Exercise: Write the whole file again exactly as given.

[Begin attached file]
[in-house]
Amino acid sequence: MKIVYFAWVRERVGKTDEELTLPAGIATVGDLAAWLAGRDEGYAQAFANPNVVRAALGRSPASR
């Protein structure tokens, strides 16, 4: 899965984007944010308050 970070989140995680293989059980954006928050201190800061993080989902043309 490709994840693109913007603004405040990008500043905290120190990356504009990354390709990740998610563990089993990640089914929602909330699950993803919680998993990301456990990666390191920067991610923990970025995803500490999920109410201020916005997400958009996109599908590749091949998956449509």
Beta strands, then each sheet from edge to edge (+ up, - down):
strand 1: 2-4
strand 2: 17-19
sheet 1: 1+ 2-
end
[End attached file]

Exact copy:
[in-house]
Amino acid sequence: MKIVYFAWVRERVGKTDEELTLPAGIATVGDLAAWLAGRDEGYAQAFANPNVVRAALGRSPASR
């Protein structure tokens, strides 16, 4: 899965984007944010308050 970070989140995680293989059980954006928050201190800061993080989902043309 490709994840693109913007603004405040990008500043905290120190990356504009990354390709990740998610563990089993990640089914929602909330699950993803919680998993990301456990990666390191920067991610923990970025995803500490999920109410201020916005997400958009996109599908590749091949998956449509």
Beta strands, then each sheet from edge to edge (+ up, - down):
strand 1: 2-4
strand 2: 17-19
sheet 1: 1+ 2-
end